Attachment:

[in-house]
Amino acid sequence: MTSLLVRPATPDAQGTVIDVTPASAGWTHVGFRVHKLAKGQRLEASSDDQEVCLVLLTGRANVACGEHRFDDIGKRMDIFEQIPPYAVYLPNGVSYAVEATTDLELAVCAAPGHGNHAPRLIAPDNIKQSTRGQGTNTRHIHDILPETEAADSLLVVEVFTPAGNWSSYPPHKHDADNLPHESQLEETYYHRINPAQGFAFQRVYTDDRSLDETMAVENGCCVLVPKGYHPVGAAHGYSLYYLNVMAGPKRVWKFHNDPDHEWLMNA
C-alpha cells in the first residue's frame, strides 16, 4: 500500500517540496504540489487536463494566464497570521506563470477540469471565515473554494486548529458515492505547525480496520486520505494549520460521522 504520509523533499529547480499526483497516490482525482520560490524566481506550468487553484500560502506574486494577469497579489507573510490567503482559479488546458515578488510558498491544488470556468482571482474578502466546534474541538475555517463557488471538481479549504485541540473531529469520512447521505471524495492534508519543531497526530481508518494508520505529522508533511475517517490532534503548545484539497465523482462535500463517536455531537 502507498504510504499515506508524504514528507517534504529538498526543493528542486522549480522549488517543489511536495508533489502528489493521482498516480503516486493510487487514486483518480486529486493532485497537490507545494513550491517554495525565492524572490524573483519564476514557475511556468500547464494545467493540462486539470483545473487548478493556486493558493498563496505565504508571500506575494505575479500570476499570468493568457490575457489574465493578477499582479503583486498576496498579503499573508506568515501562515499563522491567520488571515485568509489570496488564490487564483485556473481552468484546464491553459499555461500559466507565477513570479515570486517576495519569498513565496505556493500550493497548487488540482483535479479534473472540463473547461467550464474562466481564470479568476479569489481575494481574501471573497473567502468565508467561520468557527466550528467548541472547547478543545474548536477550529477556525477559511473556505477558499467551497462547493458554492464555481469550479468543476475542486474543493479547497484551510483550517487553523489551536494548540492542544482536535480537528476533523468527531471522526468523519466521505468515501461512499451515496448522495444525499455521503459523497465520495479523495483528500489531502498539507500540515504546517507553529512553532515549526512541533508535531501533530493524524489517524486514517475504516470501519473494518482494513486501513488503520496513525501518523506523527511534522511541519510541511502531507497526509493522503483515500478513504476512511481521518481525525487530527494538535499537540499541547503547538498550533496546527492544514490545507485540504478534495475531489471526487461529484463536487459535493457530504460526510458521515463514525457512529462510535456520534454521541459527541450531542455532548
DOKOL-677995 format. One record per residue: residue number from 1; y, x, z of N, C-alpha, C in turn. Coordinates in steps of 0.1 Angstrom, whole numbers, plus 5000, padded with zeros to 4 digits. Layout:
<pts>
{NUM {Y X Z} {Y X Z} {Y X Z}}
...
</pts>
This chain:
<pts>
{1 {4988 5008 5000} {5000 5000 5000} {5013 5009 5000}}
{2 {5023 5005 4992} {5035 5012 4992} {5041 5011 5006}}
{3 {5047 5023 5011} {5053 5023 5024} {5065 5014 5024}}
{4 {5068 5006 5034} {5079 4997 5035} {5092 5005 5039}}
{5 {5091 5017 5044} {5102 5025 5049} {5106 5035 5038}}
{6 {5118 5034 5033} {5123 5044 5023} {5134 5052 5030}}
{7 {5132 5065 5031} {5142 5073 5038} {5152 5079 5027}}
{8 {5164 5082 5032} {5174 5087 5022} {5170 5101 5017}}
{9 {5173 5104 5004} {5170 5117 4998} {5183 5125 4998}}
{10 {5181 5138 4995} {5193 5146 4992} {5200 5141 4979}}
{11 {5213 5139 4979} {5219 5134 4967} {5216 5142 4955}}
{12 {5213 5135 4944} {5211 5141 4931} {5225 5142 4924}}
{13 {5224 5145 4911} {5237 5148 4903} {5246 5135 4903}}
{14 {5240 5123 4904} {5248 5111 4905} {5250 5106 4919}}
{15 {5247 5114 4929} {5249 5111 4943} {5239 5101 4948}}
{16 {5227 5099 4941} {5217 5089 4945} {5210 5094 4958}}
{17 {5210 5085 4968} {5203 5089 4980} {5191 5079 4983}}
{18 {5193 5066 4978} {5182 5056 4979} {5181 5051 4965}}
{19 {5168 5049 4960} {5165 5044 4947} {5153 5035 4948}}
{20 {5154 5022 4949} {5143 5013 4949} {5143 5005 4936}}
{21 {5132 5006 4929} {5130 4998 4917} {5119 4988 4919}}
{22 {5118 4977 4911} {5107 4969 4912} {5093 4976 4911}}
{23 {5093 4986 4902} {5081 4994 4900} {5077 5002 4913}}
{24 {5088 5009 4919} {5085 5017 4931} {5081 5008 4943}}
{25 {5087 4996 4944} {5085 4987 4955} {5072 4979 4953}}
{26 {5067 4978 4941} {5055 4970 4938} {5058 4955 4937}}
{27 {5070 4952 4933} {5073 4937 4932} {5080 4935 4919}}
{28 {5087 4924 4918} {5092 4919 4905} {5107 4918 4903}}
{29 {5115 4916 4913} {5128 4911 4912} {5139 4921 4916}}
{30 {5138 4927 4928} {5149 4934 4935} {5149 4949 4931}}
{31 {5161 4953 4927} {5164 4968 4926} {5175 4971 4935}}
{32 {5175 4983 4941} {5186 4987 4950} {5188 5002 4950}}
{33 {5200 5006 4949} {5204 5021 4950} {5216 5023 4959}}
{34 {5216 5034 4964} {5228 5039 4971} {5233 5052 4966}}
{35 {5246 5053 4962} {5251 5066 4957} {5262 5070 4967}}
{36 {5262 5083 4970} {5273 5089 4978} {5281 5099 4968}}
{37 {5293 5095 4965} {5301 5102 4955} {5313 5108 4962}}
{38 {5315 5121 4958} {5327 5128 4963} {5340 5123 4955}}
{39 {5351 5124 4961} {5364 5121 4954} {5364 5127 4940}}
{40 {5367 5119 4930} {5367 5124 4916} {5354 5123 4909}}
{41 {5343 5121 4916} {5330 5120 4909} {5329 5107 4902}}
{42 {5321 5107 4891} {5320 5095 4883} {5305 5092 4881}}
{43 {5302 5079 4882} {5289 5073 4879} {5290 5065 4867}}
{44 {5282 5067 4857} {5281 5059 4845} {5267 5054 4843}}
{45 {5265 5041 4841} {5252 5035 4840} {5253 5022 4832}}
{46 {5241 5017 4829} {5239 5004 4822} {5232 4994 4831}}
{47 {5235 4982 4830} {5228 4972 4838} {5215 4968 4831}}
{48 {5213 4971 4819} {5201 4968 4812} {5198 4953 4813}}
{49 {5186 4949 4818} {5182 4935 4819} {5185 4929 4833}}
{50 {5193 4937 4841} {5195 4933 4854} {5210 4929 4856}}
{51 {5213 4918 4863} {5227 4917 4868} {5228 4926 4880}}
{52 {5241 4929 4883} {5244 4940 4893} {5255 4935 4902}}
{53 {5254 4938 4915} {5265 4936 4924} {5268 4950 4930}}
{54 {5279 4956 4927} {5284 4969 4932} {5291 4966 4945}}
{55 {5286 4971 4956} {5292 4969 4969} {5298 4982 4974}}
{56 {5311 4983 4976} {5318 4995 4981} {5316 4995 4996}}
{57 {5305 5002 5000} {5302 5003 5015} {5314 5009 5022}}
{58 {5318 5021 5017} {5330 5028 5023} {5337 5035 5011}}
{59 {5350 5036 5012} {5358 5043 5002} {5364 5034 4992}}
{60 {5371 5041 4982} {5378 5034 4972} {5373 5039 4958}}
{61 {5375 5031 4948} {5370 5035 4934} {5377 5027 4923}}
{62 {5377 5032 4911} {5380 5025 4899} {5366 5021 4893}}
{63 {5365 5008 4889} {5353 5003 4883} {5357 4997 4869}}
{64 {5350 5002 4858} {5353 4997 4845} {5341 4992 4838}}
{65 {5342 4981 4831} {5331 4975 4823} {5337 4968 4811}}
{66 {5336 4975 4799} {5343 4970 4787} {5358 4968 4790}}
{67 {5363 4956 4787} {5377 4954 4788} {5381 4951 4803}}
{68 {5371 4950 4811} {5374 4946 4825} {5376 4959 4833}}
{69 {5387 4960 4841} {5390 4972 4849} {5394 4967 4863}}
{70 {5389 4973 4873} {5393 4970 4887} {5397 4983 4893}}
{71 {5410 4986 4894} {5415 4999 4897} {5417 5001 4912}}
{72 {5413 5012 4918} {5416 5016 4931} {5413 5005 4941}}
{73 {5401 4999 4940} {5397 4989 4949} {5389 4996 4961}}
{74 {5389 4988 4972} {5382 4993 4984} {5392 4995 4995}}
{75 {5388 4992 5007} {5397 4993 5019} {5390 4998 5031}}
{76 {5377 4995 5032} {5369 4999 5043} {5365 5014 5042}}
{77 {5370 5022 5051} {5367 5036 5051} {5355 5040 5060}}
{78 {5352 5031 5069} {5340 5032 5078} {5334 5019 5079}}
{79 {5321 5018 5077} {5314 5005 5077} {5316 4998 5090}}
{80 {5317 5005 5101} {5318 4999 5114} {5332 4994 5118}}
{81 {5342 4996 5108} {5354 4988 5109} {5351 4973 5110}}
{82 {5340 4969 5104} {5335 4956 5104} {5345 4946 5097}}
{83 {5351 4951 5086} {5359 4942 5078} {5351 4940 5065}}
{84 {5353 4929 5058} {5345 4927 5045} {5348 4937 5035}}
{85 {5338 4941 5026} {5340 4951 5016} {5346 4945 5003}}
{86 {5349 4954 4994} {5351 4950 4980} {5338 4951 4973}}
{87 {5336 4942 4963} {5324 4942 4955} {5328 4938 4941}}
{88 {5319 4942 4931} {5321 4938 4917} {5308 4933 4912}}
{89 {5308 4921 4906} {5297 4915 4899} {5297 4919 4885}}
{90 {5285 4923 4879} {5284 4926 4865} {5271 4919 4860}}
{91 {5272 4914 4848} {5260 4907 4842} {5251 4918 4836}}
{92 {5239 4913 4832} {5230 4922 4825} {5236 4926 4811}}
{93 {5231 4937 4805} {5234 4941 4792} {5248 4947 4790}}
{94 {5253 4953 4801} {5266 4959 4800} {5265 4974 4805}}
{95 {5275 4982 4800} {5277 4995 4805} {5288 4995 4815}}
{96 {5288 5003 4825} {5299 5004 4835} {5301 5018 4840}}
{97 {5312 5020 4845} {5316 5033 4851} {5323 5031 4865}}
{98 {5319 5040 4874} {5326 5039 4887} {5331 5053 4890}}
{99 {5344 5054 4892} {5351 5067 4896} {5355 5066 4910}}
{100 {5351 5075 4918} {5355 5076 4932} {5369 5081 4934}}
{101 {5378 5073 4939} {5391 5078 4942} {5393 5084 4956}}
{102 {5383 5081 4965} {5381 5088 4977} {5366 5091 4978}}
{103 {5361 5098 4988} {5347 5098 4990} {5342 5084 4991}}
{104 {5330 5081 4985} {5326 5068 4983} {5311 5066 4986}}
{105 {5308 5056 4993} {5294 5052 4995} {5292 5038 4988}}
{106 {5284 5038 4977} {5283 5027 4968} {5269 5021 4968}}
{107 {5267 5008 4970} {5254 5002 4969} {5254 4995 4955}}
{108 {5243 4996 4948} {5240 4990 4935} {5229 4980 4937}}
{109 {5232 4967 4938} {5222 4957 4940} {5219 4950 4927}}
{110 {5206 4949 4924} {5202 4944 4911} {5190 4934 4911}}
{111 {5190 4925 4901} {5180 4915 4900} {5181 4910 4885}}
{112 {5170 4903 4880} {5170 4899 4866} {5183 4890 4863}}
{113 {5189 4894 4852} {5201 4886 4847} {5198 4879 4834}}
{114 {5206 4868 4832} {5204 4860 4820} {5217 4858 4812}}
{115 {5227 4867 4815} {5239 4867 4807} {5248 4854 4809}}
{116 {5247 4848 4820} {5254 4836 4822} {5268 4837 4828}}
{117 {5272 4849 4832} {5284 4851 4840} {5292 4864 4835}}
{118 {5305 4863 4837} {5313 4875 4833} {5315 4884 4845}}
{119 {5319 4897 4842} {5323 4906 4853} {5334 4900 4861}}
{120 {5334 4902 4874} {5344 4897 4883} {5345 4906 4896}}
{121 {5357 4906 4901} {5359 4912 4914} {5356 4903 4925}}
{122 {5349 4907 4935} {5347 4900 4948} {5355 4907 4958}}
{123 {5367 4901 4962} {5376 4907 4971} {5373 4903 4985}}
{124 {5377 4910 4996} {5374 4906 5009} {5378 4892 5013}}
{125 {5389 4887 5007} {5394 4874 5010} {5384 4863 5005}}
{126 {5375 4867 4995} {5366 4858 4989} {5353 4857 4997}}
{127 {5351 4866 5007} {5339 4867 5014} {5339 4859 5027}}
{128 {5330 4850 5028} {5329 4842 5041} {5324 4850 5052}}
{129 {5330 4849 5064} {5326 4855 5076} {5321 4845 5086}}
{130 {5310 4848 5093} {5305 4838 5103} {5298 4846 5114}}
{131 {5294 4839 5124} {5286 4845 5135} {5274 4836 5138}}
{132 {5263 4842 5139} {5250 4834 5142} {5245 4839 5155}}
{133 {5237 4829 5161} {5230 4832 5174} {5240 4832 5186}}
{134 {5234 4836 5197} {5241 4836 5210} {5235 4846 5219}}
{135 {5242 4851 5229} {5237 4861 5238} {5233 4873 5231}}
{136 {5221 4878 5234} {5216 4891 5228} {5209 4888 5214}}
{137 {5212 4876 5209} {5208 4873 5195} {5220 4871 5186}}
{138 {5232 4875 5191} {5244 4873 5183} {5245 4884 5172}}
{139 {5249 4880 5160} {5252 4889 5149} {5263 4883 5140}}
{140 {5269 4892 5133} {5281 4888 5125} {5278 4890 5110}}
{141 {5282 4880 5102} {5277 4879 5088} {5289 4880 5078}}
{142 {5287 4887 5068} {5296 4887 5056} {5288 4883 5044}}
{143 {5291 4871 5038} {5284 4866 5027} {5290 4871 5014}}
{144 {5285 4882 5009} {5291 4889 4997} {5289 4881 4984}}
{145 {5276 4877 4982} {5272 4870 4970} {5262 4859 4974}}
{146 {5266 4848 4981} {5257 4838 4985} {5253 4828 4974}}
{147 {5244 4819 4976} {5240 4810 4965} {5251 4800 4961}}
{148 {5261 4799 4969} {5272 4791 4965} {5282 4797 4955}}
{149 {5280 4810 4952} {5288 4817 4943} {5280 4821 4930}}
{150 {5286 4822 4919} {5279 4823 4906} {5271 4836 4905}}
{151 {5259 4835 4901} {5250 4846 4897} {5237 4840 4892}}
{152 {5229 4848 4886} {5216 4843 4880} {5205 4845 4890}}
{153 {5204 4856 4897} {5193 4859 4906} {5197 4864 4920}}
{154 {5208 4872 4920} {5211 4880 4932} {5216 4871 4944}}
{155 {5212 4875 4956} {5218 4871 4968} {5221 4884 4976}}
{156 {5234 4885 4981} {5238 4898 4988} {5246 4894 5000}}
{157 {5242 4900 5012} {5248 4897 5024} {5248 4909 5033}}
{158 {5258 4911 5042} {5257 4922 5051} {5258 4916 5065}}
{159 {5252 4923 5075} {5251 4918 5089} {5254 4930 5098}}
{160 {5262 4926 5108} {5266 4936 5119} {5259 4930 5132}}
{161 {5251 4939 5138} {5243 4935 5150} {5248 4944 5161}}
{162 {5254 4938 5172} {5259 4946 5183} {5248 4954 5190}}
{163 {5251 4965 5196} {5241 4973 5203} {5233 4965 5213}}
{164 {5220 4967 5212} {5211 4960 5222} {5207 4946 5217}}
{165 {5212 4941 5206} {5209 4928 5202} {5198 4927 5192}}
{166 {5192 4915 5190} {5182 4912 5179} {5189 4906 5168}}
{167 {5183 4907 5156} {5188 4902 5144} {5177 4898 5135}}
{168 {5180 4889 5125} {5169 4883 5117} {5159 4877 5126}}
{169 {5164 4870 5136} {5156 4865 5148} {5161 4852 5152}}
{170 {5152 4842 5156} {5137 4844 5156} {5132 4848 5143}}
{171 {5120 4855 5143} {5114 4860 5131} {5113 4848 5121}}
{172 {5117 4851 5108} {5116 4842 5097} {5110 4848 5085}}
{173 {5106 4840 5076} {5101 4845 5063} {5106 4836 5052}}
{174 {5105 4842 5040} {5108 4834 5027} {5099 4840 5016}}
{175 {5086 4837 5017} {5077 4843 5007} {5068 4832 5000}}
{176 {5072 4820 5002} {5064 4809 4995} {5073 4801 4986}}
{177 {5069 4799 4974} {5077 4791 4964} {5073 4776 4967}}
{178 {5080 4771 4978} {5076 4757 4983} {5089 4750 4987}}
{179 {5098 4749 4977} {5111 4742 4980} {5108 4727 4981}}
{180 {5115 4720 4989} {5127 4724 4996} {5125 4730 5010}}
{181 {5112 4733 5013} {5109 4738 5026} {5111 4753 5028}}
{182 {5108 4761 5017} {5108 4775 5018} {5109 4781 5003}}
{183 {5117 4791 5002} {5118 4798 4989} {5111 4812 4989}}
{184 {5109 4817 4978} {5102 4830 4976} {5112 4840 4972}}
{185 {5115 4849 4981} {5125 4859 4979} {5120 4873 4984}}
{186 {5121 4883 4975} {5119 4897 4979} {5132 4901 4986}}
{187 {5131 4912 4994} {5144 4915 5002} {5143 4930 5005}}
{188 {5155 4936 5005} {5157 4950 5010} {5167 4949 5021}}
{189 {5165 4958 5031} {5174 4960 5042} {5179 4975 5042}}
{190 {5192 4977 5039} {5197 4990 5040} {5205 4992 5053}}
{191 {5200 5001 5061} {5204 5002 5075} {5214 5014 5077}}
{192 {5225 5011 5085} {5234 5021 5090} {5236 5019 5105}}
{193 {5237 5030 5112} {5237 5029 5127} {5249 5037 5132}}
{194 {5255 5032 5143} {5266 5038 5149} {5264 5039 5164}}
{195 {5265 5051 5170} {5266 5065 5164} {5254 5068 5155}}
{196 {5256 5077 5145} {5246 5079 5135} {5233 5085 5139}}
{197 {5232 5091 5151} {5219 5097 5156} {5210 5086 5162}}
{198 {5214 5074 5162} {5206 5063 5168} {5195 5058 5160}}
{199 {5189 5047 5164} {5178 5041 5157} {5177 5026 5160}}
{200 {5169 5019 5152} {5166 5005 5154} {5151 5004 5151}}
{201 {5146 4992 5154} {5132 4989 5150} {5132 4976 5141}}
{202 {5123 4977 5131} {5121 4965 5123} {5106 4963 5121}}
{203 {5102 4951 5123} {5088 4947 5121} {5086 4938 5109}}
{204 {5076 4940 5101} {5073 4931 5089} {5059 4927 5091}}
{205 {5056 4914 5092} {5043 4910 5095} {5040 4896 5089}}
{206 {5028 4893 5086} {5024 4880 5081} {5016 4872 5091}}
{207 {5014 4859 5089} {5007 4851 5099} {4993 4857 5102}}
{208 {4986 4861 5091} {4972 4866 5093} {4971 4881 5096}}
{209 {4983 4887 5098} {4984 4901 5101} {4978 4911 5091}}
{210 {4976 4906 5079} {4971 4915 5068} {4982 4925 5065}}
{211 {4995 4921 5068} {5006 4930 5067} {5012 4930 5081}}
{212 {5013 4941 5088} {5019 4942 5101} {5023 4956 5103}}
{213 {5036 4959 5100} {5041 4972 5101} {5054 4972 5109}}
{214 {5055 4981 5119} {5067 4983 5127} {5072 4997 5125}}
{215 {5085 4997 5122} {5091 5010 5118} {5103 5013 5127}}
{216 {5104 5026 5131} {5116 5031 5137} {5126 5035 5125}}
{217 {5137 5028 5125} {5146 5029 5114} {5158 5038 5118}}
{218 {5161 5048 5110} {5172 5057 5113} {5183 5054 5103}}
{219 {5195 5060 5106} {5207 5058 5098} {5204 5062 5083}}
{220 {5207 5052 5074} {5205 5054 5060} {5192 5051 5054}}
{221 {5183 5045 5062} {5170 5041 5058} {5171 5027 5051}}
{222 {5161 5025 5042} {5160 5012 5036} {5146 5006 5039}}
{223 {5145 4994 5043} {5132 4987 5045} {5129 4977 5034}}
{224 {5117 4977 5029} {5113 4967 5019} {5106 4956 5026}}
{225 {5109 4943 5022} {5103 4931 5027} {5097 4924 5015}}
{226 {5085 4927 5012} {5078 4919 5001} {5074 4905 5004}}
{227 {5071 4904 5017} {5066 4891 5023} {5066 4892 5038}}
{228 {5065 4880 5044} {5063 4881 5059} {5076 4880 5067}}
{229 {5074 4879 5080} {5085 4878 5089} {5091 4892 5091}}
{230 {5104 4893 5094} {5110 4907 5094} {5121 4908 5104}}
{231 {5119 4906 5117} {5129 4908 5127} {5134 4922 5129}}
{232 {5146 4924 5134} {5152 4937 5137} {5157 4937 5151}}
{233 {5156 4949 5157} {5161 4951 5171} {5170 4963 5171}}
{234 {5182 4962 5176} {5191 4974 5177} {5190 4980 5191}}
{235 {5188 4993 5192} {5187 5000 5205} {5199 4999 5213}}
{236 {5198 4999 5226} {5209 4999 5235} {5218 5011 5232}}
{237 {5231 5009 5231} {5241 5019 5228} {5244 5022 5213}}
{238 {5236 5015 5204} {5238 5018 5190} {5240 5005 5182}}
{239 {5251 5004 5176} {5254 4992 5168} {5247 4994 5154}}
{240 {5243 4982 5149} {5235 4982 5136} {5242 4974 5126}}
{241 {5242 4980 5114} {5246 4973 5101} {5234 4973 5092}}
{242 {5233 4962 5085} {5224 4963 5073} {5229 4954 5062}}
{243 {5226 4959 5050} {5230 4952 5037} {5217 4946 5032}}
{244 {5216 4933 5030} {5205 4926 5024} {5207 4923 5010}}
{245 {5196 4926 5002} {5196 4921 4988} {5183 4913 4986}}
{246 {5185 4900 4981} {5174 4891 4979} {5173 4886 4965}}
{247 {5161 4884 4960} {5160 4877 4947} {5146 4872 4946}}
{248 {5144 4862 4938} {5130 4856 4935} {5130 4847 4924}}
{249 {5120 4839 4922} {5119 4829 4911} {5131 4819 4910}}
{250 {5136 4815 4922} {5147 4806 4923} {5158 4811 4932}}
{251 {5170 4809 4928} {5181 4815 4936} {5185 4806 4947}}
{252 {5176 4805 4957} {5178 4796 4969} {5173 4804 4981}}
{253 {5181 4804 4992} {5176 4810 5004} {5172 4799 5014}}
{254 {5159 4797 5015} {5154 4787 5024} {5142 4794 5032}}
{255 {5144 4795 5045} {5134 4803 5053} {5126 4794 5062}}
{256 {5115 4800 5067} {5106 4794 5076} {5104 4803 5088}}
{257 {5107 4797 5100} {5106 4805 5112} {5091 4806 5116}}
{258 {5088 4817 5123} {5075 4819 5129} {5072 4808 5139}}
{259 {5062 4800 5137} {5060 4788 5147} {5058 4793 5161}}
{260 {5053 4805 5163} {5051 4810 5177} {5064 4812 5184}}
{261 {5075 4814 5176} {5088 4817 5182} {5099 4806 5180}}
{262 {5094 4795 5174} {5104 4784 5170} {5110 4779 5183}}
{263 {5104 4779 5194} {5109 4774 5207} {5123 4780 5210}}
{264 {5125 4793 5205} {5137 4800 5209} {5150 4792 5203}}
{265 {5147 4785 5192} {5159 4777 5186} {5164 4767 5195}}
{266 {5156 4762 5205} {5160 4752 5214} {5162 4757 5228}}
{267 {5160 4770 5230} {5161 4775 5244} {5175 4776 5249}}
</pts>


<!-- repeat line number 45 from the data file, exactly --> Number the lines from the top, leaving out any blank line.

{35 {5246 5053 4962} {5251 5066 4957} {5262 5070 4967}}